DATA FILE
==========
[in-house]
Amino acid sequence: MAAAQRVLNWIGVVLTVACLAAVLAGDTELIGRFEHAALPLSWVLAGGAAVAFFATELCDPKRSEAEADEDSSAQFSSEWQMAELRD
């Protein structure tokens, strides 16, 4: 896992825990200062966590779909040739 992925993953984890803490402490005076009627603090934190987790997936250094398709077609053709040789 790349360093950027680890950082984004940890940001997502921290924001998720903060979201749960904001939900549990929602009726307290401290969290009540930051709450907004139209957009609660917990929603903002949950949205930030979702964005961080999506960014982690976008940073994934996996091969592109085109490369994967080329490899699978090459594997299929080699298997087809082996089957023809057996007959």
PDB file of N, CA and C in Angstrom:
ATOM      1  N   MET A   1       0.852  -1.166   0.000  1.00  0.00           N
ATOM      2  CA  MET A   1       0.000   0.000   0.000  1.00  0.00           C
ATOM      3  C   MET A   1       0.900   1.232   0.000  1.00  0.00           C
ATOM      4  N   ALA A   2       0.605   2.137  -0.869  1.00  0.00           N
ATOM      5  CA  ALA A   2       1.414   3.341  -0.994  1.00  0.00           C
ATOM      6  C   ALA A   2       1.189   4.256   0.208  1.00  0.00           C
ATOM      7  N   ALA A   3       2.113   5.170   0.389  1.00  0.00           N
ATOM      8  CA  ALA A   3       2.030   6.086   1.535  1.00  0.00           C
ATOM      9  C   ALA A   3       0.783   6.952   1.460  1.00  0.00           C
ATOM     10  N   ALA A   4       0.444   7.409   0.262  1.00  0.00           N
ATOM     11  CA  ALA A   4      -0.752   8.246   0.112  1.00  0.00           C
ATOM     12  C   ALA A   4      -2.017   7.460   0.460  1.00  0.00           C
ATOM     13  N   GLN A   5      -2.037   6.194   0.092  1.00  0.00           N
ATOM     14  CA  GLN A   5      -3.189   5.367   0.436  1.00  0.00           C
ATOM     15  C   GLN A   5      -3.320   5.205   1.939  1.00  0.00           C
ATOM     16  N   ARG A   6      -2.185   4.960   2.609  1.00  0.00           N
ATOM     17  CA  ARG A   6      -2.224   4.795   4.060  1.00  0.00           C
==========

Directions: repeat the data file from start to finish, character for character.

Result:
[in-house]
Amino acid sequence: MAAAQRVLNWIGVVLTVACLAAVLAGDTELIGRFEHAALPLSWVLAGGAAVAFFATELCDPKRSEAEADEDSSAQFSSEWQMAELRD
């Protein structure tokens, strides 16, 4: 896992825990200062966590779909040739 992925993953984890803490402490005076009627603090934190987790997936250094398709077609053709040789 790349360093950027680890950082984004940890940001997502921290924001998720903060979201749960904001939900549990929602009726307290401290969290009540930051709450907004139209957009609660917990929603903002949950949205930030979702964005961080999506960014982690976008940073994934996996091969592109085109490369994967080329490899699978090459594997299929080699298997087809082996089957023809057996007959």
PDB file of N, CA and C in Angstrom:
ATOM      1  N   MET A   1       0.852  -1.166   0.000  1.00  0.00           N
ATOM      2  CA  MET A   1       0.000   0.000   0.000  1.00  0.00           C
ATOM      3  C   MET A   1       0.900   1.232   0.000  1.00  0.00           C
ATOM      4  N   ALA A   2       0.605   2.137  -0.869  1.00  0.00           N
ATOM      5  CA  ALA A   2       1.414   3.341  -0.994  1.00  0.00           C
ATOM      6  C   ALA A   2       1.189   4.256   0.208  1.00  0.00           C
ATOM      7  N   ALA A   3       2.113   5.170   0.389  1.00  0.00           N
ATOM      8  CA  ALA A   3       2.030   6.086   1.535  1.00  0.00           C
ATOM      9  C   ALA A   3       0.783   6.952   1.460  1.00  0.00           C
ATOM     10  N   ALA A   4       0.444   7.409   0.262  1.00  0.00           N
ATOM     11  CA  ALA A   4      -0.752   8.246   0.112  1.00  0.00           C
ATOM     12  C   ALA A   4      -2.017   7.460   0.460  1.00  0.00           C
ATOM     13  N   GLN A   5      -2.037   6.194   0.092  1.00  0.00           N
ATOM     14  CA  GLN A   5      -3.189   5.367   0.436  1.00  0.00           C
ATOM     15  C   GLN A   5      -3.320   5.205   1.939  1.00  0.00           C
ATOM     16  N   ARG A   6      -2.185   4.960   2.609  1.00  0.00           N
ATOM     17  CA  ARG A   6      -2.224   4.795   4.060  1.00  0.00           C